Korean sports: 2016 in review
The story of Won Jong-hyun of NC Dinos in the Korea Baseball Organization (KBO), for example, was a human drama that left the fans in awe. Won had overcome colorectal cancer and returned to the mound to pitch for the Dinos in the Korean Series.
But the same KBO that saw heroes rise up to the stardom also bore witness to various controversies. Most notably, the game-rigging scandal that broke out midseason angered the fans and ended with some players being banned from the league.
Here are the top 10 sports stories from Korea in 2016, chosen by the Korea JoongAng Daily.
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Formerly disgraced swimmer Park Tae-hwan witnessed his reputation undergo an about-face this year.
Park, who was suspended by the International Swimming Federation (FINA) for doping last year, finished serving his 18-month ban this march, which enabled him to train in FINA-sanctioned pools as well as compete in official international meets. However, the Korean Olympic Committee (KOC) barred him from being in the national team until March 2019, stipulating that an athlete barred by the international sports body for doping cannot be on the national team for three years after the suspension is lifted. Park appealed and eventually gained a berth in the Rio Olympics, where he was eliminated from the heats in three events while withdrawing from one other. Many fans in Korea thought Park’s career had come to an end.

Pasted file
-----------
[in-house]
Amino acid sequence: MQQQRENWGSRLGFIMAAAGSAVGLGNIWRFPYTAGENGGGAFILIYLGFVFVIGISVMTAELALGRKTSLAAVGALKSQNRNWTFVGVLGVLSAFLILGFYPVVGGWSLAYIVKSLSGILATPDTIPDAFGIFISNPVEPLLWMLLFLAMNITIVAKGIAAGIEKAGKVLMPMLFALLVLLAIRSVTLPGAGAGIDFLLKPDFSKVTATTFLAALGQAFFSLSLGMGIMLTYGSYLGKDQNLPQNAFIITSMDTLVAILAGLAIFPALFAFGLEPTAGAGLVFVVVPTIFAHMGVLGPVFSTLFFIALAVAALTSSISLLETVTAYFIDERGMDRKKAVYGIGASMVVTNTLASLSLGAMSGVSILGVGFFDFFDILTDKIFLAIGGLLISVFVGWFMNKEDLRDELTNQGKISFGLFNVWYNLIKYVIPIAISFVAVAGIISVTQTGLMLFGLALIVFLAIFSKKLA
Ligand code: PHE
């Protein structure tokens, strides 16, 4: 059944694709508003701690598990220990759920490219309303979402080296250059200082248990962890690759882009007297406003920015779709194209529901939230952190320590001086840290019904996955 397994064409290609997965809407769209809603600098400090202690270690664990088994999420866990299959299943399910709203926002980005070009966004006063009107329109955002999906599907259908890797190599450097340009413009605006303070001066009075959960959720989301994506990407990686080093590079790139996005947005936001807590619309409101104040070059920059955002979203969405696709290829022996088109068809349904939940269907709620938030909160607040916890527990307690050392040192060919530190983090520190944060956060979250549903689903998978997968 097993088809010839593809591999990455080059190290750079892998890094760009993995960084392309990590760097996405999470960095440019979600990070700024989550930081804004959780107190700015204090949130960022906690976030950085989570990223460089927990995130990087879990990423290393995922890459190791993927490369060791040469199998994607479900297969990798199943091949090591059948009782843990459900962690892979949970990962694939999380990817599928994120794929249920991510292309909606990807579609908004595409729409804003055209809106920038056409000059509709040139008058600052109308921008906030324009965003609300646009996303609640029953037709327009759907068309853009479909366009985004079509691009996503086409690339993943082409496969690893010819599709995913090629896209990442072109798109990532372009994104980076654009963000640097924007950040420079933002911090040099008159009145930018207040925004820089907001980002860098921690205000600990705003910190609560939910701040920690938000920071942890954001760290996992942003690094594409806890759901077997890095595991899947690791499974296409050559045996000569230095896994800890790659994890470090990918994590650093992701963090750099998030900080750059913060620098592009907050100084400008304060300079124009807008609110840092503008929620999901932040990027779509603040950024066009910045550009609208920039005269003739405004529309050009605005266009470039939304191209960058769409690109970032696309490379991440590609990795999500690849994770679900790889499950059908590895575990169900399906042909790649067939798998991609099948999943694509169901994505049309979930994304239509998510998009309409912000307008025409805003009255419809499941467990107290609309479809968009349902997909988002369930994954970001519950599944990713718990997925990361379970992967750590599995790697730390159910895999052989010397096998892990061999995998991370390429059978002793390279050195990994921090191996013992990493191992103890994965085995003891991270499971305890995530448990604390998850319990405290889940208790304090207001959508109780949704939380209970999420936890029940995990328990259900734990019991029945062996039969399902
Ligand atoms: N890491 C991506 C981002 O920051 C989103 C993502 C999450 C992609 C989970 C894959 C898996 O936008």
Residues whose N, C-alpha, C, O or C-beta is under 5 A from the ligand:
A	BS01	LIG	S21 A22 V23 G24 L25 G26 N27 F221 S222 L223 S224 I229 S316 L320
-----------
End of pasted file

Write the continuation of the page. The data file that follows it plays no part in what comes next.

Later, amid rising controversy involving President Park Geun-hye and her confidante, Choi Soon-sil, it was discovered that Kim Chong, former vice culture minister, may have blackmailed Park not to compete in the 2016 Rio Olympics, possibly causing him to perform poorly. After the news went viral, Korean fans changed their sentiment toward Park, saying he was essentially a victim.
Since then, Park has competed in two different international events and raked in seven gold medals.
History is made
Park In-bee, a Korean golfer who was inducted into the LPGA Hall of Fame this year, became the first golfer in the history of the sport to have titles from four major championships and the Olympics.
Park, who had already accomplished her career grand slam before this year, struggled through various injuries throughout the season. Her injuries eventually raised concern that she might even skip the Olympics, where golf returned as an official medal sport after more than 100 years.
However, Park fought through and edged out Lydia Ko of New Zealand to climb to the top of the podium at Rio de Janeiro, Brazil. She finished five strokes clear of the runner-up, Ko, who shot two-under 69 for a four-day total of 11-under. She was the only Korean golfer that medalled during the Summer Games this year. Two other golfers, Amy Yang and Chun In-gee, failed to make it to the podium.
Since the Olympics, Park stayed out of the tour because of a thumb injury, although she hinted that she might be returning to the LPGA at the onset of the season next year. She plans to take part in the Honda Thailand LPGA next February.
Other than her, Chun won both the Vare Trophy and the Rookie of the Year award from the U.S.-based tour to cap off yet another phenomenal season for Korean golfers.